As India recorded 122 million job losses in April 2020 and then saw 91 million of these recover by June, a question that begged an answer was the impact of the lockdown on household incomes. While the compilation of household incomes during the lockdown will begin getting ready only from September this year, it is possible to get a preview of household incomes by studying the responses of households to a much simpler question – on whether their incomes improved or deteriorated during the lockdown.
Answers to this simple question reveal that during the lockdown months, April through June this year, the proportion of households reporting an improvement in incomes compared to a year ago declined quite sharply. The proportion that said that their incomes were higher than a year ago was 9.6 percent in April. This fell to 6.1 percent in May and then to 4.4 percent in June. The recovery in jobs is not reflected in perceptions regarding improvement in incomes at all.
The hit on incomes during the lockdown is felt across the household income spectrum. The worst-hit are the middle classes and the upper-middle classes. Before we dwell into the income distribution of this hit we first absorb a simple relationship between income levels and income growth as is revealed by the data prior to the lockdown.
As the income of a household rises, the probability of its income continuing to rise also rises. We infer this from the proportion of households that say that their incomes are better compared to a year ago across the income spectrum. Before the lockdown, less than 20 percent of households that earned less than Rs.100,000 a year said that their incomes are higher than a year ago. This proportion keeps rising systematically as income rises. When annual incomes reach Rs.400,000, 40 percent say that their incomes are higher than a year ago. And, once the annual income crosses Rs.600,000 more than half the households said that their incomes are higher than a year ago.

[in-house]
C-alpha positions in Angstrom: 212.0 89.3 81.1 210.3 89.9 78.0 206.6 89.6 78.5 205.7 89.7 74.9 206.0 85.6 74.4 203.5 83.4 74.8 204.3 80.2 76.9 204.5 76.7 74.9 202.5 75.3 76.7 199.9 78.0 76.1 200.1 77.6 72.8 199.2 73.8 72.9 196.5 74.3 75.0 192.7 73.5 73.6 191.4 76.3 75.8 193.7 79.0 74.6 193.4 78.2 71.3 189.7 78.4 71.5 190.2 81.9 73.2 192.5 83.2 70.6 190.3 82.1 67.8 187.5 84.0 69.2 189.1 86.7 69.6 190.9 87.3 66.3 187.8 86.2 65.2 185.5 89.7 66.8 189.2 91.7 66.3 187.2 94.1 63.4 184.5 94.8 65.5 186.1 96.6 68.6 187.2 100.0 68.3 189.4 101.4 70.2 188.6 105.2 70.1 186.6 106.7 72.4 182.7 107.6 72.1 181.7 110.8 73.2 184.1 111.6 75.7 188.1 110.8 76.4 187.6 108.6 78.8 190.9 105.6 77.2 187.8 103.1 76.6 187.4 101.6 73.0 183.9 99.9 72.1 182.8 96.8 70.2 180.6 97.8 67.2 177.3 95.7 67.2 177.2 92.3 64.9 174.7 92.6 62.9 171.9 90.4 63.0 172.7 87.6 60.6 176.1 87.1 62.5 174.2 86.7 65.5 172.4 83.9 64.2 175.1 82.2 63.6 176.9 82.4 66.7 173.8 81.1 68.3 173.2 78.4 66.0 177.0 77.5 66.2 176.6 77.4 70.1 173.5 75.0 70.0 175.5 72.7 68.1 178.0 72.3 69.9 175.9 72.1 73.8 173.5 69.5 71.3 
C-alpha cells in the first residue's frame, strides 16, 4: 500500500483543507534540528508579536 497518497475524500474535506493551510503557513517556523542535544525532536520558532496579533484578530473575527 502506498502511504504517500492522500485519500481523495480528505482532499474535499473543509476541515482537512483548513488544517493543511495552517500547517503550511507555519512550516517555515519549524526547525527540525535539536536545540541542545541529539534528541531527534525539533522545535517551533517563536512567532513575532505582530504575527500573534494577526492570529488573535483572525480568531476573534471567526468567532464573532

This strong positive relation between the probability of an increase in income and the income level itself suggests growing income inequalities. But, that would be a separate discussion.
Here we concentrate on the distribution of the fall in the proportion of households stating that their incomes are better than a year ago. We compare the plot of household income levels against proportion of households that report an improvement in incomes. We compare such a plot during the lockdown months of April-June 2020 with a similar plot a year ago, of April-June 2019.
None of the respondents who earned less than Rs.4,000 a month said that their incomes had improved during April, May and June. Less than five percent of those who earned between four and six thousand a month said that there was an improvement. But, this worsened in June when none of the respondents who earned less than Rs.6,000 a month said that their incomes had improved over the past 12 months. The great improvement in employment in June did not help improve incomes at the lower end of the income spectrum.
Not many were seeing an improvement in their incomes earlier. In April-June 2019, only around 14 percent of the households that earned less than Rs.6,000 per month reported an increase in income over a year. How much worse could they get? The average fell to around 1 percent in April-June 2020, implying a fall of 13 percentage points.
Middle income households, particularly at the higher income levels, have suffered much more, because they had a lot more to lose. Their loss is in excess of 30 percentage points.
In April-June 2019, more than 50 percent of the households that earned more than Rs.500,000 per annum reported a year-on-year increase in household income. In April-June 2020, less than 15 percent of such households reported a similar increase. As incomes rise above Rs.1 million per annum, the proportion of households reporting an increase in income drops dramatically. It drops to single digits beyond Rs.1.5 million per annum and then to zero for incomes between Rs.1.8 million and Rs.2 million a year. In the year-ago period more than 60 percent of households that earned more than Rs.1 million reported an increase in income.
There is an apparently anomalous behaviour of the data at the far end of the income spectrum. One third of the households that earned between Rs.2.4 million and Rs.3.6 million and half of the households that earned more than Rs.3.6 million per annum reported an increase in income during April-June 2020. We call this apparently anomalous because the sample turns thin at the higher end of the income spectrum. Nevertheless, it is interesting to note that a year ago, over 70 percent of such households had reported an increase in incomes compared to a year ago.
On an average, i.e. across all income groups, 33 percent of the households had reported an increase in income in the April-June 2019 quarter. In the same quarter of 2020, only 6.7 percent of households reported an increase. Every income group has suffered a big hit in terms of the proportion of households who report an increase in income. But, a greater proportion of relatively richer households have been hit by their incomes not growing.